AutoFlight shatters world record with longest eVTOL flight

With the rise of eVTOL comes an emerging solution to ease on-the-ground traffic congestion, effectively cutting several hours of commutes to a mere 15-20 minutes.

AutoFlight (峰飞航空), an electric vertical takeoff and landing (eVTOL) startup, announced on March 2 via a WeChat post that its flagship Prosperity No. 4 aircraft had recently made a 250.3-km flight on a full charge, setting a world record for a 2-ton eVTOL aircraft.

The flight test took place at AutoFlight’s base in Jining, a city in northern China’s Shandong Province, which was documented on video cameras and third-party equipment, the post said.

The test, consisting of procedures such as vertical takeoff, fixed-wing cruise and vertical landing, shattered the record held by Joby Aviation, a US competitor, at 248.8 km, or 154.6 miles.

Prosperity No.4 has a maximum takeoff weight of 2 tons and is powered by a full-electric propulsion system. The five-seater lifts itself using rotary blades and shifts to a cruise mode like a fixed-wing plane, at 200 kph, after it reaches certain height.

Often referred to as air taxi or flying vehicle, eVTOL eliminates the needs for runways and airports, and unlike helicopters, it promises a much quieter and more environmentally friendly trip as it runs on electricity.

The costs of a ride also have come down, making eVTOL a candidate for mass adoption to expand urban air mobility solutions in the future.

According to online information, China has a population of 14 million that chafe at extremely long commutes on a daily basis, meaning they spend over 60 minutes on a single trip.

With the rise of eVTOL comes an emerging solution to ease on-the-ground traffic congestion, effectively cutting several hours of commutes to a mere 15-20 minutes.

AutoFlight has accumulated massive real flight data to assist the iteration and airworthiness certification of its Prosperity model, said Omer Bar-Yohay, global president of AutoFlight.

The recent record-breaking test flight fully and genuinely demonstrated the outstanding performance of AutoFlight’s aircraft, Bar-Yohay noted, adding the company is more than happy to work toward the goal of acquiring an EASA (European Union Aviation Safety Agency) airworthiness certificate in 2025.

Meanwhile, AutoFlight has also completed the certification of its cargo drone V2000CG, which shares a platform with Prosperity, with Civil Aviation Administration of China in early February.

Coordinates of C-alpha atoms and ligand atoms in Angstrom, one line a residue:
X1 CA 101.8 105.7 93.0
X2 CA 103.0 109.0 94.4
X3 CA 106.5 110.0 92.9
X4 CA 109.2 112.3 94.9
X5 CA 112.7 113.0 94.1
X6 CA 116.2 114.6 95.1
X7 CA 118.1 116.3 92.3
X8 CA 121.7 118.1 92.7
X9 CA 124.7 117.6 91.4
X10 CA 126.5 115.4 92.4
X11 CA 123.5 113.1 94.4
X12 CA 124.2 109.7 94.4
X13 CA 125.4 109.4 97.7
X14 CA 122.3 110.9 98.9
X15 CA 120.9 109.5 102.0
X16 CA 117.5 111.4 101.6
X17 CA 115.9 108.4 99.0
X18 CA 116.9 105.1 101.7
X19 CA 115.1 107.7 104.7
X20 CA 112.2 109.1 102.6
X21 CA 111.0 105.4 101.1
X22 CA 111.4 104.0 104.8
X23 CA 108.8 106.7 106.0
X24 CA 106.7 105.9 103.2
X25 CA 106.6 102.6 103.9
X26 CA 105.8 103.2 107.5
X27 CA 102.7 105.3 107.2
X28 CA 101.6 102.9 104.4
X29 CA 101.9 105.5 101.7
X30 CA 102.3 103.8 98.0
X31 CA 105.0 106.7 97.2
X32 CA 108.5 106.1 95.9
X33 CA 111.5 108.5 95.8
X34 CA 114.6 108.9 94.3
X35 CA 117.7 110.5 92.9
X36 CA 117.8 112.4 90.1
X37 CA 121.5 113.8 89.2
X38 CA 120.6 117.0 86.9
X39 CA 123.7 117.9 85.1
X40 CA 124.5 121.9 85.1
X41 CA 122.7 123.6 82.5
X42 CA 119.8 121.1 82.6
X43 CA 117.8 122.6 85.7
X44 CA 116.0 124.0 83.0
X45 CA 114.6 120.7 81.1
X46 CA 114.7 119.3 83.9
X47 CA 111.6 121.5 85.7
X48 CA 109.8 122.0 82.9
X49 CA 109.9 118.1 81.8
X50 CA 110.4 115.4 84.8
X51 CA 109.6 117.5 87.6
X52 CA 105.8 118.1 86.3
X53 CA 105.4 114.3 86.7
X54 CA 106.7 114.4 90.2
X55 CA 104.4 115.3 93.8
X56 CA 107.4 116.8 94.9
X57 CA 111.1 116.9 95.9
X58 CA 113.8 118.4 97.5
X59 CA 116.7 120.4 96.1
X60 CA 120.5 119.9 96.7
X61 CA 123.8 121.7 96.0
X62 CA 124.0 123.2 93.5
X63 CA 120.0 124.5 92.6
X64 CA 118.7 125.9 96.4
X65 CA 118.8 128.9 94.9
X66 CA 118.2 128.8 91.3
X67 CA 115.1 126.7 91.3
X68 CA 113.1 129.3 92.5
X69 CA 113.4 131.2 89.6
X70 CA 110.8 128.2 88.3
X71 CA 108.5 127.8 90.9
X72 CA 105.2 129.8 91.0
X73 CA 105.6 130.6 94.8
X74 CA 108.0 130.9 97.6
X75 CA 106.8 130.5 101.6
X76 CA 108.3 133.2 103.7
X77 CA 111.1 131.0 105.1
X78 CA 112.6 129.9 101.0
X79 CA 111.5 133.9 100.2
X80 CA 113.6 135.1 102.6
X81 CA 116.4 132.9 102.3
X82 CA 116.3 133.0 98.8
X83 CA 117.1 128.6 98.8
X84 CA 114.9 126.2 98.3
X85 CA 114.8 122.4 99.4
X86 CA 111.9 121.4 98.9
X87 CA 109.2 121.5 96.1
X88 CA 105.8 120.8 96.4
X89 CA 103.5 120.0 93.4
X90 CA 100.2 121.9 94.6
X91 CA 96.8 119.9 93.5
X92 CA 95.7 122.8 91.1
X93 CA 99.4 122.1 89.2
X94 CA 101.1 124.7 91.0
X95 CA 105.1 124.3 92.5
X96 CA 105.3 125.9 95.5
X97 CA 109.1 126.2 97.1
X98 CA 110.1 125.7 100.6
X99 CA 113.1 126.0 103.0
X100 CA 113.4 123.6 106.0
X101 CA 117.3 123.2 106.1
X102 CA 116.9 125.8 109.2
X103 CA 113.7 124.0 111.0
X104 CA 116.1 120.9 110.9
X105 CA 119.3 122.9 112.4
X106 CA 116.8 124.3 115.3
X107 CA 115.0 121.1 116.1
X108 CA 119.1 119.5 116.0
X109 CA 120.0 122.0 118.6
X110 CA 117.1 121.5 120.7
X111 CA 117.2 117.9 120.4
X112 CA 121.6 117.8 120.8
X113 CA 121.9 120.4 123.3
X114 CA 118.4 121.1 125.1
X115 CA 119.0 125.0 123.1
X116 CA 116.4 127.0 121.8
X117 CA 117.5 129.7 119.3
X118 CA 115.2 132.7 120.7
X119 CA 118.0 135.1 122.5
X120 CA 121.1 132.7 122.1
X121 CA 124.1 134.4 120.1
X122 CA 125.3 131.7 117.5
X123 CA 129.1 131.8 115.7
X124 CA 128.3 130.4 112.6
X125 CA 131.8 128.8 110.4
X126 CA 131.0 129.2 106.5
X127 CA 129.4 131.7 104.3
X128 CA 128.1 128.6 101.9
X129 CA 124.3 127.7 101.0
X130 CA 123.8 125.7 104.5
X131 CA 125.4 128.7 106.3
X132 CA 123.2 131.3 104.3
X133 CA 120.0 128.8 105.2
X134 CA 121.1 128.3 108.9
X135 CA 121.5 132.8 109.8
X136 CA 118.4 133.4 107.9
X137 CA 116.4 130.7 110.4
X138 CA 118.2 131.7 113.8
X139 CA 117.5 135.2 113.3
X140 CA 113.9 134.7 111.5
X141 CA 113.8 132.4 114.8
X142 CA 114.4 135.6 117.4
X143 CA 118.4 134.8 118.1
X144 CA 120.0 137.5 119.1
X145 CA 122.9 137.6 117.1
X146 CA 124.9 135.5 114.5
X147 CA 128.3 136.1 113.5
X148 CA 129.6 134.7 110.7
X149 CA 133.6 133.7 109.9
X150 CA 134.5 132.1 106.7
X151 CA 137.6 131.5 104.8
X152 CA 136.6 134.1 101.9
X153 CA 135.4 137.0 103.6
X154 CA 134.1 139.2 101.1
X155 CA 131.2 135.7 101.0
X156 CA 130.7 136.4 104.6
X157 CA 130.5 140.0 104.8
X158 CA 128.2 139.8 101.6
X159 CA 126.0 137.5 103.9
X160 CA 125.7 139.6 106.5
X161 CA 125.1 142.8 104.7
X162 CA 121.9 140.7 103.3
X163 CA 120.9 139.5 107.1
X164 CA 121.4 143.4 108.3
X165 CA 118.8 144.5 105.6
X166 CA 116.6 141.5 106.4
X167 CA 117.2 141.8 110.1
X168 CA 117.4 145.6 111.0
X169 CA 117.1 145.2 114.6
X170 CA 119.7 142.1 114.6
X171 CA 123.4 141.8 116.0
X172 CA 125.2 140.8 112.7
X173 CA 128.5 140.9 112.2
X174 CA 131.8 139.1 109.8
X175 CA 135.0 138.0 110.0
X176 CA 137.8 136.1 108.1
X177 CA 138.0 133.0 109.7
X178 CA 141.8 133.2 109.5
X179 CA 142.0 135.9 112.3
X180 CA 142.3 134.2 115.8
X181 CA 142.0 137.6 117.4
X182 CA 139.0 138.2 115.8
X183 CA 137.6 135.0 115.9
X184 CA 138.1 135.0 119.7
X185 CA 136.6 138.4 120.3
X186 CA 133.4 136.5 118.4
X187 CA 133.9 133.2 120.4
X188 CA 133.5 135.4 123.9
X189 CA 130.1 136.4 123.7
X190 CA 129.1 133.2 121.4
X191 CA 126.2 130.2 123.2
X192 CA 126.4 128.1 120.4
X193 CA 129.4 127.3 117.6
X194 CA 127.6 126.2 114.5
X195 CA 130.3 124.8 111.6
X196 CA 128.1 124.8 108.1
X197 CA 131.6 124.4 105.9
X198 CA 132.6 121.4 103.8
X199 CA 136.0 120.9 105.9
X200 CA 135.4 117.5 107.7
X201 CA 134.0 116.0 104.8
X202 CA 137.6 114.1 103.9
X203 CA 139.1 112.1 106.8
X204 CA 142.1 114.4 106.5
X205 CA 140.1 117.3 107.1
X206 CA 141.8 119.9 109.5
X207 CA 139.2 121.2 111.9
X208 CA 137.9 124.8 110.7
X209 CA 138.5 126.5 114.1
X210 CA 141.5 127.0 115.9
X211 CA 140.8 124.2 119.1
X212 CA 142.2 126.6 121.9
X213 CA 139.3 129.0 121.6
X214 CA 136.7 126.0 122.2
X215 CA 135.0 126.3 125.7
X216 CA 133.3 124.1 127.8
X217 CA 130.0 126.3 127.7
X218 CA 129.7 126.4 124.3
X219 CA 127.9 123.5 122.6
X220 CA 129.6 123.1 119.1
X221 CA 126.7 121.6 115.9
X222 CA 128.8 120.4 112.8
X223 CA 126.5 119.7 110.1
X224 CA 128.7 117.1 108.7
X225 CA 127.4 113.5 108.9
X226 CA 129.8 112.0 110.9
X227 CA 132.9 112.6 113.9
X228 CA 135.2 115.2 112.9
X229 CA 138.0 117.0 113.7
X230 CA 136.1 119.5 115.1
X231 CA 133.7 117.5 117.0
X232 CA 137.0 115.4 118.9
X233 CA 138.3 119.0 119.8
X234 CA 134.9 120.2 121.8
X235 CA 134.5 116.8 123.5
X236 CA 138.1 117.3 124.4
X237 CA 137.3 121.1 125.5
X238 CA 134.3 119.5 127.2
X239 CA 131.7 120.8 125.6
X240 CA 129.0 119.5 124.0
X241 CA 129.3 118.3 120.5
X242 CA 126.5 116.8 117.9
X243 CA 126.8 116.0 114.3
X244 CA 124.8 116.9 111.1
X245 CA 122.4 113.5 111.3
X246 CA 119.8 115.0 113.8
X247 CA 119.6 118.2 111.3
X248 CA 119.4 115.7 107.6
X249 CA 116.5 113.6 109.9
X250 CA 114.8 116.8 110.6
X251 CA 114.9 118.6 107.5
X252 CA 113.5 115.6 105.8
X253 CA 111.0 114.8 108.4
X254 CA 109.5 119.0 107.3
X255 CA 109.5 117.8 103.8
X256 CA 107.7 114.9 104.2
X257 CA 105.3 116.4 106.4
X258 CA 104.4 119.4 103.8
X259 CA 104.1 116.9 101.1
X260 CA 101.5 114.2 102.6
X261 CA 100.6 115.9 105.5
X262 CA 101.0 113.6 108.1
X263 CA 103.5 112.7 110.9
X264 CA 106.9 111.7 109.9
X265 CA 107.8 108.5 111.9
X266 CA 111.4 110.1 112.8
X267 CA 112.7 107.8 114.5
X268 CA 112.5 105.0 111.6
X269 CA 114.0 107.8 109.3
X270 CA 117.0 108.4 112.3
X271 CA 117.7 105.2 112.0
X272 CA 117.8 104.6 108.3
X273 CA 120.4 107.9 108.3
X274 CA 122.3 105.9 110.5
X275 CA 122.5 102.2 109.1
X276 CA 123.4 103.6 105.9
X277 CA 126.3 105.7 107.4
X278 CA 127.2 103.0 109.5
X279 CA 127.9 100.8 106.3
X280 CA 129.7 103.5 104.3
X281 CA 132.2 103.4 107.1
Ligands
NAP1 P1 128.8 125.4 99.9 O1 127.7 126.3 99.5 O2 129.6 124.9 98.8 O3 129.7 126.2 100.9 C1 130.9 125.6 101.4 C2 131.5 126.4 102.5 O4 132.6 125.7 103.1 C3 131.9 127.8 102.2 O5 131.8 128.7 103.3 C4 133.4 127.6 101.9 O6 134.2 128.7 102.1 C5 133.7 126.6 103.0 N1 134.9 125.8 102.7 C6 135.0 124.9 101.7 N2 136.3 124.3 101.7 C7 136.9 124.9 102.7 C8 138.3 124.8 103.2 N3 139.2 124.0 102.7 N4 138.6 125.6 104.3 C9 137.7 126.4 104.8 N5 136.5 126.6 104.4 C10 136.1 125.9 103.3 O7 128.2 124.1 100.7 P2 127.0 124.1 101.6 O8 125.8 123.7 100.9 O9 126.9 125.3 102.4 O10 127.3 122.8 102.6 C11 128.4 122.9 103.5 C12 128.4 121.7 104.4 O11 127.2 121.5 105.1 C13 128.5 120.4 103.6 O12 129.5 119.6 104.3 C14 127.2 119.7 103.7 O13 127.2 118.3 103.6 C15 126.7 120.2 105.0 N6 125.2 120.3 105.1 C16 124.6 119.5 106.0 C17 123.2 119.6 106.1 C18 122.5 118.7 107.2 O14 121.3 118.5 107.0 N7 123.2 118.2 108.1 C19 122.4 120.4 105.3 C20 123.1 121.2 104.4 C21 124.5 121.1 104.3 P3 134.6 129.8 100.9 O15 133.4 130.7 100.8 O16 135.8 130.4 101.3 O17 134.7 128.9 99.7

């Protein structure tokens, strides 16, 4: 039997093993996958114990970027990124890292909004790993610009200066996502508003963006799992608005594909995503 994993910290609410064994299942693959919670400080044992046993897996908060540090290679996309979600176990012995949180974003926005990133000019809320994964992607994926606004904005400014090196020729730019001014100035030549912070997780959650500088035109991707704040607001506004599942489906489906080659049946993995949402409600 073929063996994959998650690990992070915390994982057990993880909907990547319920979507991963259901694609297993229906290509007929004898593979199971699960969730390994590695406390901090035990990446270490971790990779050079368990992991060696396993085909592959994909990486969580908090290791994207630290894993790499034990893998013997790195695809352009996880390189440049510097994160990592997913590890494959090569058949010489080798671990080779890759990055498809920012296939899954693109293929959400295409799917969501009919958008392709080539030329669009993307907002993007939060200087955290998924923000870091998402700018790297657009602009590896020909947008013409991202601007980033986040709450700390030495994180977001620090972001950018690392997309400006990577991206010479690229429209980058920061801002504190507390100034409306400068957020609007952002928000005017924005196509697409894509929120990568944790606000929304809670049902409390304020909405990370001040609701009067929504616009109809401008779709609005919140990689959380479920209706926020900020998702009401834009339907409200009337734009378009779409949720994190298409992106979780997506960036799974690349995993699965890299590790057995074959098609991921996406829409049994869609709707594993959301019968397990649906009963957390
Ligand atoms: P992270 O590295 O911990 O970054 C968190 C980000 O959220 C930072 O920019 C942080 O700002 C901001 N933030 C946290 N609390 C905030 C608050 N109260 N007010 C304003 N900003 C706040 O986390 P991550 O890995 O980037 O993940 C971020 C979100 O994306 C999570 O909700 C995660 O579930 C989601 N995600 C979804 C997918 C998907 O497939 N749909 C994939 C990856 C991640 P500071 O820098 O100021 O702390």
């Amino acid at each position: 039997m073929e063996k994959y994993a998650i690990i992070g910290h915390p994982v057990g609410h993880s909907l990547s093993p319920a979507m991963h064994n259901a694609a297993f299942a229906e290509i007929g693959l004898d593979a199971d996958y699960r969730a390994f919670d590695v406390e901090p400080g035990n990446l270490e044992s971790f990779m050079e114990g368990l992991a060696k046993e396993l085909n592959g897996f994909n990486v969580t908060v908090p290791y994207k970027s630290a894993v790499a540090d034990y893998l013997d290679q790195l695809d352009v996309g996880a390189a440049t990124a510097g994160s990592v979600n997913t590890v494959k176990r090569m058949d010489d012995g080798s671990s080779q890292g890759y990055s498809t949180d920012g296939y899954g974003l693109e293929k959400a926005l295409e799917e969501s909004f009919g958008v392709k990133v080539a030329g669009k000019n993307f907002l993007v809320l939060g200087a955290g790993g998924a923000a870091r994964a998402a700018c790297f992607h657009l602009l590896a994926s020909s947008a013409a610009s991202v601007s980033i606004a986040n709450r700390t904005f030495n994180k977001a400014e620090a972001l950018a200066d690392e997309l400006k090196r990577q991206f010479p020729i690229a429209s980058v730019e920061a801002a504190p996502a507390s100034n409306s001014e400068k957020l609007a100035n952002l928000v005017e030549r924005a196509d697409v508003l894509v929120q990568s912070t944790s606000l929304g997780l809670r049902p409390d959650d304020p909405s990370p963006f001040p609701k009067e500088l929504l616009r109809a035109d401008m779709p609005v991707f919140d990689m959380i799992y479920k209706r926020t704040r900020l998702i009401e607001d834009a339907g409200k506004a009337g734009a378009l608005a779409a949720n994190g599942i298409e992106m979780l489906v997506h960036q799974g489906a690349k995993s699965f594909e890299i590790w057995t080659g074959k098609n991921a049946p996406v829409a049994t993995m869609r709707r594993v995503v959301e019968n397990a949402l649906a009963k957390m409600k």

AutoFlight, founded in 2017 in Shanghai, is committed to providing global clients with a safe and reliable air logistics system and UAM solutions. The company has its R&D and airworthiness center in Germany, business and operation center in the US and production facilities in China.

With a strategy starting with transportation of smaller objects, gradually transitioning from freight delivery to crewed flight, AutoFlight’s eVTOL aircraft have undertaken close to 10,000 flights. They have also been applied in scenarios including island logistics, organ transplant, emergency aid transportation and commercial delivery business.

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Ni Tao

Ni Tao is the founder and editor-in-chief of cnrobopedia. Prior to cnrobopedia, he had a full decade of experience with a major state-run English-language newspaper as a tech reporter and opinion writer. He is also a communications specialist, having provided consultancy services to established firms like Siemens, Philips, ABinBev, Diageo, Group (Nasdaq: TCOM, HK: 9961), Jianpu Technology (NYSE: JT) and a handful of domestic startups. A graduate of Fudan University, he writes widely about China's business and tech scenes and other topics for global publications including South China Morning Post, SupChina, The Diplomat, CGTN, Banking Technology, among others, and tries to impart his experience to students at Fudan University Journalism School, where he is a part-time lecturer. When he's not writing about robotics, you can expect him to be on his beloved Yanagisawa saxophones, trying to play some jazz riffs, often in vain and occasionally against the protests of an angry neighbor. Get in touch with him by dropping a line at

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